My son was executed, Susan Alexander said at the press conference this morning Credit: ITN

Mr Rodney's mother, Susan Alexander, said at a press conference this morning:

"This report has found that there was no lawful justification for my son's killing by the police.

He was fired at eight times in under two seconds and not one of those shots was lawfully discharged by the officer concerned.

I thank Sir Christopher Holland for his thorough and excellent report. I hope it will be groundbreaking and cause a shift in thinking by police.

Azelle's death was wholly avoidable - I shouldn't be sitting here now, beginning another chapter in my fight for justice for him.

When I gave evidence to the inquiry on September 4 2012, I said that it seemed to me that Azelle was executed. The chairman's report, after detailed study of the evidence, is that he is sure and satisfied he shares my view.

I do not seek to justify what Azelle was doing on the day he died, but he was entitled to be apprehended and, if there was evidence, to be charged and brought before a court of law to face trial before a jury.

The fact that he was strongly suspected in being involved in crime does not justify him or anyone else being summarily killed."

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Officer used force which was not "strictly proportionate"

by Ronke Phillips
Ronke Phillips Credit: ITN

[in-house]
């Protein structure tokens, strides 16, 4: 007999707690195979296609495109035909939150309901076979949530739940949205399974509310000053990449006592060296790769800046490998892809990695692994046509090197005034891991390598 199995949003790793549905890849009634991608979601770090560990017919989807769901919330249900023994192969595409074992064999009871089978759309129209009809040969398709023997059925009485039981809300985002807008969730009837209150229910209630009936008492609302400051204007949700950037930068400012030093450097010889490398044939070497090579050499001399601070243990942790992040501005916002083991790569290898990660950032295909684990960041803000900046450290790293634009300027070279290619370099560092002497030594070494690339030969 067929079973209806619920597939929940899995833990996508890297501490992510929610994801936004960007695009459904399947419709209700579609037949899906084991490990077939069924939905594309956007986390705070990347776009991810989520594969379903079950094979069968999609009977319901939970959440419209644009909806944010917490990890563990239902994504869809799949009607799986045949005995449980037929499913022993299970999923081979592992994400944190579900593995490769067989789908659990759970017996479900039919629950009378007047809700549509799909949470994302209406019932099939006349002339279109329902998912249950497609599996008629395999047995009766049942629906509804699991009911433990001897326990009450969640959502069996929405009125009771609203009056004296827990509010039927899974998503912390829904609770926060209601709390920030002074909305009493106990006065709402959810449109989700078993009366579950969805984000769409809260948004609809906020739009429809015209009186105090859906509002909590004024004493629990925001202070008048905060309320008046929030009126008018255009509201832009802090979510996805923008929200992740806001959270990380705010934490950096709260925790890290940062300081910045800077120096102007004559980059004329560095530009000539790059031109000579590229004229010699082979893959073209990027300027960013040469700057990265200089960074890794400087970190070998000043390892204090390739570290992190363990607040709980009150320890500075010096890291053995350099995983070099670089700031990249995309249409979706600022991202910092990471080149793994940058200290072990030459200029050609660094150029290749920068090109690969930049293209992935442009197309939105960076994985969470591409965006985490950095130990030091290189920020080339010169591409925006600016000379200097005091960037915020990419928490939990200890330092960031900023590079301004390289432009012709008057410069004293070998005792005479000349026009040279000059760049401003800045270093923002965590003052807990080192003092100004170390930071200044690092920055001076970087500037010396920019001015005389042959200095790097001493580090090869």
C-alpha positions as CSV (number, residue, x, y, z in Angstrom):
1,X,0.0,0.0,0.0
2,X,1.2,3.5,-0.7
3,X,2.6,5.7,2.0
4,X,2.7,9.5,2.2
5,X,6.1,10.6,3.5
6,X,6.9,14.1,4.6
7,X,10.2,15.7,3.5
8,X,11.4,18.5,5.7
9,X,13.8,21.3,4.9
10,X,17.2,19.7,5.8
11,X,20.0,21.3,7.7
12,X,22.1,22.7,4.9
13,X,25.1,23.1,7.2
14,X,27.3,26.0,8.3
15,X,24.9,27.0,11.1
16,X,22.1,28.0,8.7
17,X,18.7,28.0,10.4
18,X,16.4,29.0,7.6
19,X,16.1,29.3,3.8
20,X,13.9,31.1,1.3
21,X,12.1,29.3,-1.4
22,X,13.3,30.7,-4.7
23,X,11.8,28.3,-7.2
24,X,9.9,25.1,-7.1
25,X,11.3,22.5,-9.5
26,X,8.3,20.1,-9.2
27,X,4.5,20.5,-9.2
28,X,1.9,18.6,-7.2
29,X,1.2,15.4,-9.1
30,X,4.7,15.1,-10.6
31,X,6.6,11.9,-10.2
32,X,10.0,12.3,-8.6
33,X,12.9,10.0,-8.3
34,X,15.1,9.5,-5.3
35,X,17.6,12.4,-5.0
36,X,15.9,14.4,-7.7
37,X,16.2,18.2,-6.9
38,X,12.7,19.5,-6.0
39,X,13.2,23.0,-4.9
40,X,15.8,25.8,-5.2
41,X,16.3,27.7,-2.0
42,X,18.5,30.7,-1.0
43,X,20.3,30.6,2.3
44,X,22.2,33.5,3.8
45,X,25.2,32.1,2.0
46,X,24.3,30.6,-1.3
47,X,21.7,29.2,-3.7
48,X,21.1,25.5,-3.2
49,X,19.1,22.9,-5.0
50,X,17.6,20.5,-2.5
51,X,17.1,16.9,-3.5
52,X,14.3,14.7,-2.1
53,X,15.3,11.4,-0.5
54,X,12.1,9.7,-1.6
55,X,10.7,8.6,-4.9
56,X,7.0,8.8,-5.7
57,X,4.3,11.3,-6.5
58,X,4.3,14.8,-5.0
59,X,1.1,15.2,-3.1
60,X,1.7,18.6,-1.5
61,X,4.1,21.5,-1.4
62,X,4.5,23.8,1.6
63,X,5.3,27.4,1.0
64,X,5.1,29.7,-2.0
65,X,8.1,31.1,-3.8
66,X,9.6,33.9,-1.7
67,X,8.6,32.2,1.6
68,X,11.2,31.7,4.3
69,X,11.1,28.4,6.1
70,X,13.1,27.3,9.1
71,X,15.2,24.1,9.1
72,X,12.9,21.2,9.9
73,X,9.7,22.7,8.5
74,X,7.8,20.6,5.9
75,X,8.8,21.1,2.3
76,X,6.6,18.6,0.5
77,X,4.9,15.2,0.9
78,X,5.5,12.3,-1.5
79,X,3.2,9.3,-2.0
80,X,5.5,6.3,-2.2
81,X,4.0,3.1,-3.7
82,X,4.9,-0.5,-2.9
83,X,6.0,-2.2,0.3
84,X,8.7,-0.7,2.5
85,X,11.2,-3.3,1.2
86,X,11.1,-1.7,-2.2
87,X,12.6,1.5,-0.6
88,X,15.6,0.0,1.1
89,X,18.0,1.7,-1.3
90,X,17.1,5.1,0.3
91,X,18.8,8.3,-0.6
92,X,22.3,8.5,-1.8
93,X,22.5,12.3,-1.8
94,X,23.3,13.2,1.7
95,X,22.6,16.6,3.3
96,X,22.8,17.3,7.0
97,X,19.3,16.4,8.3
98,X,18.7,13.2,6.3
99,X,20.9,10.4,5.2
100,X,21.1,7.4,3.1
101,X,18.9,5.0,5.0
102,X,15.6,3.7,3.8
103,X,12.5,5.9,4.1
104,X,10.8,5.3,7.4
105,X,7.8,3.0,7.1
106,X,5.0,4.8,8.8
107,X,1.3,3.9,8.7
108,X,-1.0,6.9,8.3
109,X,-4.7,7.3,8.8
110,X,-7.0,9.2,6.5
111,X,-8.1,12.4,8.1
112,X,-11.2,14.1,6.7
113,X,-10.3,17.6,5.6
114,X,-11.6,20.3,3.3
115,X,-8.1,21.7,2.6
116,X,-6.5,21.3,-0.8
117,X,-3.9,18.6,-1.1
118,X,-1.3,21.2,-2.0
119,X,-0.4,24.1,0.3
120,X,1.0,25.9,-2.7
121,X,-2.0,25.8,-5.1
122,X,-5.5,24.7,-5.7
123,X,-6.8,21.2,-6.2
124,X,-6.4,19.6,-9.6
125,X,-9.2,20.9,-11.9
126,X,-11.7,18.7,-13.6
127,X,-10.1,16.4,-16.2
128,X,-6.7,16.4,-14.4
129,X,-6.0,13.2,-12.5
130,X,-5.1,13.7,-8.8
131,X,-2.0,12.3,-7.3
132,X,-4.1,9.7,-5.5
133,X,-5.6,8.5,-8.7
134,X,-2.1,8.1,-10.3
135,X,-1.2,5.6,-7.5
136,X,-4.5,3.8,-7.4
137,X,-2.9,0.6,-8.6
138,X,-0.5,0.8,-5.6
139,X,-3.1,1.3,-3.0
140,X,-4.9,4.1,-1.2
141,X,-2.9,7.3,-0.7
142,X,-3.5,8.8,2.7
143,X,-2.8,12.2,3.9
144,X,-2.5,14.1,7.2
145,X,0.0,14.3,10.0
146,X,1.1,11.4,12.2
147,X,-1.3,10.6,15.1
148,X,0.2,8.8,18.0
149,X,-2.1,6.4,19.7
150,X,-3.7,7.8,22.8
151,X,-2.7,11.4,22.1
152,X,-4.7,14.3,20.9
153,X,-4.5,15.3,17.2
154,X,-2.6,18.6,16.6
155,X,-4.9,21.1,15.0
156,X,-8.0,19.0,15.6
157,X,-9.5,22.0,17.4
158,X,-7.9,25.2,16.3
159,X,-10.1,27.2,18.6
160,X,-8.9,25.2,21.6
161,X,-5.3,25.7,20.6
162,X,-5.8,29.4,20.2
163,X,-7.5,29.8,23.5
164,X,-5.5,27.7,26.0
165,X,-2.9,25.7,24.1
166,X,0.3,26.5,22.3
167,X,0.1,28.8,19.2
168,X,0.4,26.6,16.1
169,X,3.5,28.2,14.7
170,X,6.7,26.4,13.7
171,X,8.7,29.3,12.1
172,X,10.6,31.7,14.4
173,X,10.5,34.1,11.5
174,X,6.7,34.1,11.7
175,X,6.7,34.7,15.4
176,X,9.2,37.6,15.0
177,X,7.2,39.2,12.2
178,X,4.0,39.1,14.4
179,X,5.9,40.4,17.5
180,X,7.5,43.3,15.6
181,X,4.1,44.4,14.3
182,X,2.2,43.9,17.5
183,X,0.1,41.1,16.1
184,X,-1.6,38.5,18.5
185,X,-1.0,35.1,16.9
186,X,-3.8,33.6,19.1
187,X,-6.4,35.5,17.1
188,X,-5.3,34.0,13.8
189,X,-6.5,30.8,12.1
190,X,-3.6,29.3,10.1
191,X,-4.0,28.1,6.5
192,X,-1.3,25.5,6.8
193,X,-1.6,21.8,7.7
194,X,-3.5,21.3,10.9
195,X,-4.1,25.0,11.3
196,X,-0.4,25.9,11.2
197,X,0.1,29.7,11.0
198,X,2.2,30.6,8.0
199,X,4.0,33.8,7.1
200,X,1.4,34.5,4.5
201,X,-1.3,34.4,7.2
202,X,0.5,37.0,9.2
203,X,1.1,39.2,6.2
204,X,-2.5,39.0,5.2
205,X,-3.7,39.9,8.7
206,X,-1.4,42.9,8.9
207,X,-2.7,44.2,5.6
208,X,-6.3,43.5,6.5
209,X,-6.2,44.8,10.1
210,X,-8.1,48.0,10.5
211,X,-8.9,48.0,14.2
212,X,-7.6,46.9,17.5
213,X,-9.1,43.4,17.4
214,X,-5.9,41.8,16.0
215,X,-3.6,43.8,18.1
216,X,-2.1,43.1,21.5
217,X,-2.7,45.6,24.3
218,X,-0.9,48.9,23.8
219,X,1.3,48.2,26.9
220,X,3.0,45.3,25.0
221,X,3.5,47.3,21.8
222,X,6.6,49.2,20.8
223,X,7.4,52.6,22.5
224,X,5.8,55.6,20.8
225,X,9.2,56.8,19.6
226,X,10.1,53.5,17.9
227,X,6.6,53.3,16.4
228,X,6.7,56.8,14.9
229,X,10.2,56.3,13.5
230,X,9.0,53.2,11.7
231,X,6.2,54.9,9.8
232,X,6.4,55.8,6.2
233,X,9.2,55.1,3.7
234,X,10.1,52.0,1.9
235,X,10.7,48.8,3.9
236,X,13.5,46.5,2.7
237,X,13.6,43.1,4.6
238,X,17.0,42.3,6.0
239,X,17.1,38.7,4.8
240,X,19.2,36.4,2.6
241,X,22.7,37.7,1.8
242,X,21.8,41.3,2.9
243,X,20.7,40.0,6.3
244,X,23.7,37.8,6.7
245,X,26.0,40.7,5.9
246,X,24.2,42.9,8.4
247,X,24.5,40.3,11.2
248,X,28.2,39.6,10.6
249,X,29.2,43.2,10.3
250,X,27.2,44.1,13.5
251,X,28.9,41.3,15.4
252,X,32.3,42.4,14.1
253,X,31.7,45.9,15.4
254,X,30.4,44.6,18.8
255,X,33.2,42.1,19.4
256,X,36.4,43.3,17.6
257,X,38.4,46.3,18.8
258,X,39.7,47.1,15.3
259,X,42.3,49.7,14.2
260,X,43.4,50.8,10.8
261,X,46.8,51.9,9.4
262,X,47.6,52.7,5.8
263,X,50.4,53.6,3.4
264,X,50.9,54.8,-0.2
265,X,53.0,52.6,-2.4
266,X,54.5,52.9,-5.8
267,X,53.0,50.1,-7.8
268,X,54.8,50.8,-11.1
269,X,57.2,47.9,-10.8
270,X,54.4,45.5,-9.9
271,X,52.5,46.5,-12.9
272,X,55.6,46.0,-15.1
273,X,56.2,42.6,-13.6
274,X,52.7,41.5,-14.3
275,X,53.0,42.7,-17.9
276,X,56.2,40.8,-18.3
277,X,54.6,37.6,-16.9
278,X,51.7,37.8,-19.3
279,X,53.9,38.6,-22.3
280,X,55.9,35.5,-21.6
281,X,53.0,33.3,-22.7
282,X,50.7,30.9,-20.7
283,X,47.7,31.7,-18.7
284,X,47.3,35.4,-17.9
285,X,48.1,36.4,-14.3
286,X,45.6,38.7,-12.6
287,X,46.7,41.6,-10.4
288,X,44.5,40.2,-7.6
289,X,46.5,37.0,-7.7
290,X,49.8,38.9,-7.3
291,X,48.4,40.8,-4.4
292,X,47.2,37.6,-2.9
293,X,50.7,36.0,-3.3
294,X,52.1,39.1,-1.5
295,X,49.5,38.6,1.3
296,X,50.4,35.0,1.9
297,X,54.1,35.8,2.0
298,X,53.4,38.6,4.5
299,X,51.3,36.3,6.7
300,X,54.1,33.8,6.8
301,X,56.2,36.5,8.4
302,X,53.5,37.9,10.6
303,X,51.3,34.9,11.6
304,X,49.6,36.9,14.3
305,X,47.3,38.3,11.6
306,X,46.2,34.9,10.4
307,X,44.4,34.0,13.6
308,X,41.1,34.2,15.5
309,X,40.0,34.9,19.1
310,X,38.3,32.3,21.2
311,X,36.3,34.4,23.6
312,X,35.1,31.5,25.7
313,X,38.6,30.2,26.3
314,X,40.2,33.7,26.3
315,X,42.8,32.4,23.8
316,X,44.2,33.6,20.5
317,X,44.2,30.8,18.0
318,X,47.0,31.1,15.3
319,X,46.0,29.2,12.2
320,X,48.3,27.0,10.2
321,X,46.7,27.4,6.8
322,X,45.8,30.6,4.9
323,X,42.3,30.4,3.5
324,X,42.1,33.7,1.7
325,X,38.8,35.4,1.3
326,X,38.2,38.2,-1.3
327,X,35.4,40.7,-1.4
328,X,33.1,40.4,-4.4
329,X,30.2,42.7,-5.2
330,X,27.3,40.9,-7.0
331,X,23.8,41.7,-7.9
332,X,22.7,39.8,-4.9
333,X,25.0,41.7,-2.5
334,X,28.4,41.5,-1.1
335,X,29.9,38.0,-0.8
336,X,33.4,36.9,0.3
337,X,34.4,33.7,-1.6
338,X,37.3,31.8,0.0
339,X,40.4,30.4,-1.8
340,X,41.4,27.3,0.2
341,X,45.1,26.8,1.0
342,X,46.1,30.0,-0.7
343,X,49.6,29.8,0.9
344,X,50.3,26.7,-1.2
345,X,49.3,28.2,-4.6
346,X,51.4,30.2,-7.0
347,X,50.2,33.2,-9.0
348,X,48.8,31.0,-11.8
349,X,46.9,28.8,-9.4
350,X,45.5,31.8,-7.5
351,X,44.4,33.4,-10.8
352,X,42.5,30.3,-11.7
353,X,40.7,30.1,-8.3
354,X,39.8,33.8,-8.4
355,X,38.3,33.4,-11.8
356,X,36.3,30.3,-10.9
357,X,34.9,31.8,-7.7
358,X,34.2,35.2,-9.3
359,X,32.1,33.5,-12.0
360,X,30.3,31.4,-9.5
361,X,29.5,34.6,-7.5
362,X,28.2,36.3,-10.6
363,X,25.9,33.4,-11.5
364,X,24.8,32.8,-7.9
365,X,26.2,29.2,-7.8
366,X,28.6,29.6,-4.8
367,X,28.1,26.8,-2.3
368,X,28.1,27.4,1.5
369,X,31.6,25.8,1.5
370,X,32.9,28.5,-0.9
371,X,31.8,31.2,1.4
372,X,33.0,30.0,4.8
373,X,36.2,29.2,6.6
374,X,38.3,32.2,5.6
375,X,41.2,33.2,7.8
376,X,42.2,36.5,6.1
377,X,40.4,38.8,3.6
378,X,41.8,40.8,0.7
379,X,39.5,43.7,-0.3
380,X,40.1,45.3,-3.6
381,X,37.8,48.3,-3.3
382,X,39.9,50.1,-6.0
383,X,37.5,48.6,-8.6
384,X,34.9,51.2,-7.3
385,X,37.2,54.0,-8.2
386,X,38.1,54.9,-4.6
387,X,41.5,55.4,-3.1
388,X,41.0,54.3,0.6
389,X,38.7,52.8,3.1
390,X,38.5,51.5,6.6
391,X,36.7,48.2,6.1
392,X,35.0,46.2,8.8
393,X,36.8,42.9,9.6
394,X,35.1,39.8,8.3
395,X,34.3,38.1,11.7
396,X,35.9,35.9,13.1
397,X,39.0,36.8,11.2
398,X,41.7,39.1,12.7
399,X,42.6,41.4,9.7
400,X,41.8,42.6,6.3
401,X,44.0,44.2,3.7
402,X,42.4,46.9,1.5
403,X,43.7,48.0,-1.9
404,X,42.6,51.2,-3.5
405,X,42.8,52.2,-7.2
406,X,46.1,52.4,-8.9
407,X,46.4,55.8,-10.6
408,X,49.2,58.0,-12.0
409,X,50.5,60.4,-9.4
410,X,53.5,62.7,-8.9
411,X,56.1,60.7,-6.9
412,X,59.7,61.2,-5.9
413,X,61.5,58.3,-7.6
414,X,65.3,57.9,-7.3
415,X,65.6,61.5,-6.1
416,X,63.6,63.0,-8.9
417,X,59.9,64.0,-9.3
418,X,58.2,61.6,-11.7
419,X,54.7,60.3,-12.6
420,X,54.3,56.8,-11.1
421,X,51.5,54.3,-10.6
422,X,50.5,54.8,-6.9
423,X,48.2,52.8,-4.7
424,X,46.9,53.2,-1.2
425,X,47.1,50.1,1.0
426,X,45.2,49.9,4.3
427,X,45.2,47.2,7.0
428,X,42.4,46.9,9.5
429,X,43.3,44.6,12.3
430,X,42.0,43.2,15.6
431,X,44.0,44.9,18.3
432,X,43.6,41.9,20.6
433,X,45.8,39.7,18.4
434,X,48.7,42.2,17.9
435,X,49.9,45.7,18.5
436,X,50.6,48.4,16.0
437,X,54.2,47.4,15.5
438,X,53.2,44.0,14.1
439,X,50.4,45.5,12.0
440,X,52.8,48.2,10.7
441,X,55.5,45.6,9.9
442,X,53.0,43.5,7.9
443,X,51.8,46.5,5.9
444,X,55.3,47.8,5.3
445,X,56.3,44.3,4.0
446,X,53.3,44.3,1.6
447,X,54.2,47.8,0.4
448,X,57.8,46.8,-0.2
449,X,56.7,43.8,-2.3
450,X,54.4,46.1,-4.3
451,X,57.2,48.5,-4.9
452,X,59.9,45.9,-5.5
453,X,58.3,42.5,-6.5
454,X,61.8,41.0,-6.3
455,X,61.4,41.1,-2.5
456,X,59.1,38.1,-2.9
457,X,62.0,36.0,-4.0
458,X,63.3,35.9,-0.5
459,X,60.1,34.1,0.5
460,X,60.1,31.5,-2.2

Our Correspondent Ronke Phillips has been following the case and has sent this report:

An official inquiry report has criticised theMetropolitan police over the shooting dead of a man by a firearms officer.

The report concludes the officer who fired the lethalshots used force which was not " strictly proportionate".

Azelle Rodney was killed in Edgware in 2005 after police forced the car he was travelling in to make a "hard stop".

He was shot six times by an officer known as E7.

Officers say they had intelligence that Rodney and the two other men in the car were armed and on their way to rob a Columbian drugs gang.

Evidence heard by the inquiry conflicted with the police account.

The report says the first six shots were fired in just 1.11 seconds.

The judge also concludes that the operation was not controlled and planned to minimise recourse to what it calls "lethal force"

It's understood E7 plans to challenge the findings and has already sent a letter to the inquiry outlining his objections.

"No lawful justification" for police shooting

Azelle Rodney, who was shot by a police marksman in 2005 Credit: Metropolitan Police

The police marksman who killed 24-year-old robbery suspect Azelle Rodney "could not rationally have believed "that he had picked up a gun and there was "no lawful justification" for fatally shooting him, according to an official report published today.

Inquiry used to establish how Azelle Rodney died

Azelle Rodney.
Azelle Rodney. Credit: Police handout

Closing arguments are heard in the inquiry into the death of Azelle Rodney, a 24-year-old man who died in April 2005 after being shot six times by a Metropolitan Police officer.

An earlier Independent Police Complaints Commission investigation confirmed that Rodney was not holding a gun at the time of his shooting.

The inquiry marks the first time that a public inquiry, rather than an inquest, has been used to establish how a person came to their death, and comes after the government was forced to apologise to Rodney's mother for a delay in holding a prompt investigation into the matter.